By Lotte Levelt
In the conclusion of James Scott’s“Seeing Like a State”, the author lists four rules of thumb with the aim of improving development planning. These four rules are the following: Firstly, take small steps; secondly, favour reversibility; thirdly, plan on surprises; fourthly and finally, plan on human inventiveness.
Many development aid programmes are often criticised. Tom’s shoes is often put forward as an example; when free items, such as shoes, arrive at unpredictable times this hurts the local, receiving community in two ways; they do not know when and in what sizes the shoes will arrive, and local shoemakers lose their jobs. On the other hand, a development programme that is generally deemed successful is that of ‘microcredits’. Microcredits work because they largely adhere to Scott’s four rules of thumb.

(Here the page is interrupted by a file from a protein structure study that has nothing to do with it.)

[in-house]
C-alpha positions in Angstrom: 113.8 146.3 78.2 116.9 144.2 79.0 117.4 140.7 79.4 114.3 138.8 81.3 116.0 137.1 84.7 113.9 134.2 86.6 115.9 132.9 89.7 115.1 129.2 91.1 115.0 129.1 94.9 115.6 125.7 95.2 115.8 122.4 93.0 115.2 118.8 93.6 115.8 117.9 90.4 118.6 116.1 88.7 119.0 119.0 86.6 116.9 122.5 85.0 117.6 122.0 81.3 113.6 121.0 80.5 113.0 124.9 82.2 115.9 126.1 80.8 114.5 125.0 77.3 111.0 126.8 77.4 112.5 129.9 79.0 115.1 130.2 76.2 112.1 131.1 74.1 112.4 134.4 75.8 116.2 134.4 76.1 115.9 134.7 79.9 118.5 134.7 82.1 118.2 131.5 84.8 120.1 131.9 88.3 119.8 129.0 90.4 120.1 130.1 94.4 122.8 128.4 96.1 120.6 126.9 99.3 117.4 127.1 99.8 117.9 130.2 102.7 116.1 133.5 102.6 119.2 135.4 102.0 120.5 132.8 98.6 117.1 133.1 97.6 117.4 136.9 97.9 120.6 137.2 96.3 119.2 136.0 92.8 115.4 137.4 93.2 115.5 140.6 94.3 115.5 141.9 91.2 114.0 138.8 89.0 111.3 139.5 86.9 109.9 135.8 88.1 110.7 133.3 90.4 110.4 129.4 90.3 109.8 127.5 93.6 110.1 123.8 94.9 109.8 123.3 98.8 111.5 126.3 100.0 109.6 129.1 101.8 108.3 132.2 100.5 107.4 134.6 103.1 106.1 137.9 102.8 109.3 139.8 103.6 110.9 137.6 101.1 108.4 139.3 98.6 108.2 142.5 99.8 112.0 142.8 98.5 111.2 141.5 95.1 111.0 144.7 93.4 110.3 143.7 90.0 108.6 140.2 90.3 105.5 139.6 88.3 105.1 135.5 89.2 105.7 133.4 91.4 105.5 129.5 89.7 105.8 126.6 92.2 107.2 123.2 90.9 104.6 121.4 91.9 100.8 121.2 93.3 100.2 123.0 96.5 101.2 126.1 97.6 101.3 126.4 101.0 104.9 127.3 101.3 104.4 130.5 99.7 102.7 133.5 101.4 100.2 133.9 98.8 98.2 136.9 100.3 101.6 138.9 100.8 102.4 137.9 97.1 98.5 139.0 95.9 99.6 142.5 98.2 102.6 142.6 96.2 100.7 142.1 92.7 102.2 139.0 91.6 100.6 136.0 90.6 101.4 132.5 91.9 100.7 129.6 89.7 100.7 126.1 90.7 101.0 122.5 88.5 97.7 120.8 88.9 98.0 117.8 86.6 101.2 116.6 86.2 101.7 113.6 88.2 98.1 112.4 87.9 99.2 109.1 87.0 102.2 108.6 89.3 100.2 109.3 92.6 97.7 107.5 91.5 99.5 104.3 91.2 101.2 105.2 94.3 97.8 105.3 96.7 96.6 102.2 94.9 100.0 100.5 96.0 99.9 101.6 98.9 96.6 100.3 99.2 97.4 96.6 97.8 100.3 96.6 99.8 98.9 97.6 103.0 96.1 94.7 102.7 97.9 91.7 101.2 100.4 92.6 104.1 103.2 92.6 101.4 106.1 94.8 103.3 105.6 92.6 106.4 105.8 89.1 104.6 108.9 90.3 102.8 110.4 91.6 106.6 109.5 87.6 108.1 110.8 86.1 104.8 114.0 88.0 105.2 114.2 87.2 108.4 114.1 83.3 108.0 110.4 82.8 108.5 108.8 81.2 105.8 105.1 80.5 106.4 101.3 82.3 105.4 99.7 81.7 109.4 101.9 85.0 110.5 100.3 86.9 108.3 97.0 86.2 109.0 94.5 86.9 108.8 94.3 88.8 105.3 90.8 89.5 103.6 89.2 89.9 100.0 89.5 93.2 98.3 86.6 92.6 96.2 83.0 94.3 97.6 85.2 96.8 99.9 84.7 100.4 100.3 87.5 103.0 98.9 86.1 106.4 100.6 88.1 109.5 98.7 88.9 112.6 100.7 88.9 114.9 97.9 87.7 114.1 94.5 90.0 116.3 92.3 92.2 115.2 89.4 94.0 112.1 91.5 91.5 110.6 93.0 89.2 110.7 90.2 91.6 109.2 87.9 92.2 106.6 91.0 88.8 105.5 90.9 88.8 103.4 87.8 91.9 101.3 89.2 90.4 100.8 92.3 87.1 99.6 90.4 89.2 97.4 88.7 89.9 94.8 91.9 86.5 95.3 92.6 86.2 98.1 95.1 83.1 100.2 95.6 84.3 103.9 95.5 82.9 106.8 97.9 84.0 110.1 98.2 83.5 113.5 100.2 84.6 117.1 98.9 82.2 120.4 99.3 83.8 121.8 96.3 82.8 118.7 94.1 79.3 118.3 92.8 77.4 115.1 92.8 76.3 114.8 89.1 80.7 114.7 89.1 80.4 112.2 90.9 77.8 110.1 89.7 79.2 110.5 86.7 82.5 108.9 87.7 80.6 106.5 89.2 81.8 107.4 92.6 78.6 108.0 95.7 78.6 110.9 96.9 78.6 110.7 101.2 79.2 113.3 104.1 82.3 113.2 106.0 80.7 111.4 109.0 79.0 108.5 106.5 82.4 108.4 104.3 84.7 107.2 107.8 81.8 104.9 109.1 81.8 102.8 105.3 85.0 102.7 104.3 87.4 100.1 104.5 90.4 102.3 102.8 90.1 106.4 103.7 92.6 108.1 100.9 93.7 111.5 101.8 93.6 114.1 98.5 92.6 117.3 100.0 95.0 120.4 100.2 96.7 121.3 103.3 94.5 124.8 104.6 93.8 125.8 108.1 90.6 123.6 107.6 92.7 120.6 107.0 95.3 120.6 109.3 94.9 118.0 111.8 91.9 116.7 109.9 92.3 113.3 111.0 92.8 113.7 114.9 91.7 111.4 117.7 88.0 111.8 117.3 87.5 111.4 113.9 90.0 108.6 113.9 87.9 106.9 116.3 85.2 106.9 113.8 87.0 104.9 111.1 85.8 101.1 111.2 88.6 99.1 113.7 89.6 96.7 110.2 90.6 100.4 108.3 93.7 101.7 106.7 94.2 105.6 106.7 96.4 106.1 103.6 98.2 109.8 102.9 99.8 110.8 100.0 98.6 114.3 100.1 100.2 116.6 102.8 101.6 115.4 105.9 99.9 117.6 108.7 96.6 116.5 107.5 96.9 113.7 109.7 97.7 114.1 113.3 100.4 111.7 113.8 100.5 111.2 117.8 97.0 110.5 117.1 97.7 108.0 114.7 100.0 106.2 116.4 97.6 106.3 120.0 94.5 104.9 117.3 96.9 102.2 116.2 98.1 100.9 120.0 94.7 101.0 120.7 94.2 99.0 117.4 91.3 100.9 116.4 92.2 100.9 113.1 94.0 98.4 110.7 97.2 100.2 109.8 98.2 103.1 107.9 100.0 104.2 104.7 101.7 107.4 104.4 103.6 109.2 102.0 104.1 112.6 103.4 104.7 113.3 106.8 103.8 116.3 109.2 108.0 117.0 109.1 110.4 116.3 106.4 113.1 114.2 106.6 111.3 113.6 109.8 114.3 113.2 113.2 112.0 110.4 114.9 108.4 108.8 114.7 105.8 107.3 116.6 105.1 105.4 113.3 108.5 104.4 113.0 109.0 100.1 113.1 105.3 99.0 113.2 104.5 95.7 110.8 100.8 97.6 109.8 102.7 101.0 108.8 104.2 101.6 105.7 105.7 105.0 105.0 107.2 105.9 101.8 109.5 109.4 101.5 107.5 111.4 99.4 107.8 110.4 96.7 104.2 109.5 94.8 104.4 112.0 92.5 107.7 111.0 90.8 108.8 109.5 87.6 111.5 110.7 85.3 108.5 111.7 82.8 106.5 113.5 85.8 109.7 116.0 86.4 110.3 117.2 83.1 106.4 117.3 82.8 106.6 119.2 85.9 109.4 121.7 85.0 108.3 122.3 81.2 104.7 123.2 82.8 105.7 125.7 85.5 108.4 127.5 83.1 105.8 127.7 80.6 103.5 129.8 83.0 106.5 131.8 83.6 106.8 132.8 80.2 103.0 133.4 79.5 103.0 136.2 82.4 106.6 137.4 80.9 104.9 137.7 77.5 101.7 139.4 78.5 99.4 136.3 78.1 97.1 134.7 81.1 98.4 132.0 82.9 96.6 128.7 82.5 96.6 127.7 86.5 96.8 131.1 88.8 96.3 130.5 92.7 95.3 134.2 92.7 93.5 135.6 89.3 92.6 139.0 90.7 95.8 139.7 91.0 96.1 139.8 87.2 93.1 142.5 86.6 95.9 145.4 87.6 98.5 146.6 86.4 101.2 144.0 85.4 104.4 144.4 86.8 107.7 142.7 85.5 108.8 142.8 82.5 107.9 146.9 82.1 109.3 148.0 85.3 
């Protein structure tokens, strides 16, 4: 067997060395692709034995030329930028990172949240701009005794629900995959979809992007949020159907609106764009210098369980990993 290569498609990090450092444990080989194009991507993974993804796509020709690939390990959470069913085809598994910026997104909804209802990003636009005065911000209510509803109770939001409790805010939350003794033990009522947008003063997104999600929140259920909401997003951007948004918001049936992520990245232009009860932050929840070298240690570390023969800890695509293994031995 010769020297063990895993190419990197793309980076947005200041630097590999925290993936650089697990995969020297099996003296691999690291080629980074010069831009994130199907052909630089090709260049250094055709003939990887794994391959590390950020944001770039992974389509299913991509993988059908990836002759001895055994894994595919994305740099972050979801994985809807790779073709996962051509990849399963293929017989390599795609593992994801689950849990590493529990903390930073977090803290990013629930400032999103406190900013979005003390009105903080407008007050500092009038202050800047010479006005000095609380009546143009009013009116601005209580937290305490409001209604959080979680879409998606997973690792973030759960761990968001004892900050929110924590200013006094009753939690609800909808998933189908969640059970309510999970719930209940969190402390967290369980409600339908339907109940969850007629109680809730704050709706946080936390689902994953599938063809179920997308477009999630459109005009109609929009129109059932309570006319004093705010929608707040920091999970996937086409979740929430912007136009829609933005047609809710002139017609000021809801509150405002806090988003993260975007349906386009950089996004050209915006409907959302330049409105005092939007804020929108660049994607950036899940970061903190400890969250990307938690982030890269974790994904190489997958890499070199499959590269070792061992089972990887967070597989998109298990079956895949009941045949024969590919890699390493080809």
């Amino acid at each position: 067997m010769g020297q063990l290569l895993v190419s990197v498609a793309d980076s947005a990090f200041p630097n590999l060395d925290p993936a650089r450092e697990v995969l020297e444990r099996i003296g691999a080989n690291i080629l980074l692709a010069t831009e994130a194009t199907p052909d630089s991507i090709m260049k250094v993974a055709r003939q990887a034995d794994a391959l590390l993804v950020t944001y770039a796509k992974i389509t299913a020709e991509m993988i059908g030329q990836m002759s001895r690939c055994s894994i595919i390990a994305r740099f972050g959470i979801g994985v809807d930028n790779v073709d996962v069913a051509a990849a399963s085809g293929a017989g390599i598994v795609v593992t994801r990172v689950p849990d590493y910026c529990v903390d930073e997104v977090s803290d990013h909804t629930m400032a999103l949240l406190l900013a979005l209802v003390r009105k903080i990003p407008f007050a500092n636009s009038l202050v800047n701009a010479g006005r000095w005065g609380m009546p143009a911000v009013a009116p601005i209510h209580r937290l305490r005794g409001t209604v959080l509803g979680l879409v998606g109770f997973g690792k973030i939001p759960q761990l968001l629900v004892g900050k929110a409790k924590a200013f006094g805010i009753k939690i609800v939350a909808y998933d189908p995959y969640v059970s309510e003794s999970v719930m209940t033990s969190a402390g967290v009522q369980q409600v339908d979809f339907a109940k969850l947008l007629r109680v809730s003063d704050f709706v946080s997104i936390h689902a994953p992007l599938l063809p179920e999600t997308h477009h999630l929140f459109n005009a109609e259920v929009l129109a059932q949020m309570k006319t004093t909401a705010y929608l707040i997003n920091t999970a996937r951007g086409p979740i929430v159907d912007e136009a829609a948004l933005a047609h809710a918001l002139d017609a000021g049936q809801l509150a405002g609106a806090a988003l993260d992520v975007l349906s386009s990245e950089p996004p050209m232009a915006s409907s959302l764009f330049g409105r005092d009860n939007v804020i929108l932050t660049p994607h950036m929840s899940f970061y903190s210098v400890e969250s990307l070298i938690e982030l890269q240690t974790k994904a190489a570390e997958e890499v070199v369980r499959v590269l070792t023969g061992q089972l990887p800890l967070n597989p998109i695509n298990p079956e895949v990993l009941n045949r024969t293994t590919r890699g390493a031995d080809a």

Microcredits are part of ‘banking with the unbankables’. The world’s poor lack collateral, meaning they usually cannot receive loans, for instance for setting up businesses. Because they cannot bank, their skills and knowledge remains unutilised. The main idea of microcredits is to grant small loans for locals to break through their poverty cycle, independent of foreign aid. Microcredits embody Scott’s first rule, precisely because it is ‘micro’, the loans may for instance vary from $50 to $250, meaning that if a local’s business does not work out, there are no huge losses. This also ties in with the second rule, because the loans are so small, they are in a way reversible: small projects will be stimulated, rather than overambitious, large-scale ones that may be hard to change once implemented. The third rule and fourth rules are not illustrated explicitly but may become reality once locals are given the opportunity to develop their skills, and unpredictable, high quality projects emerge.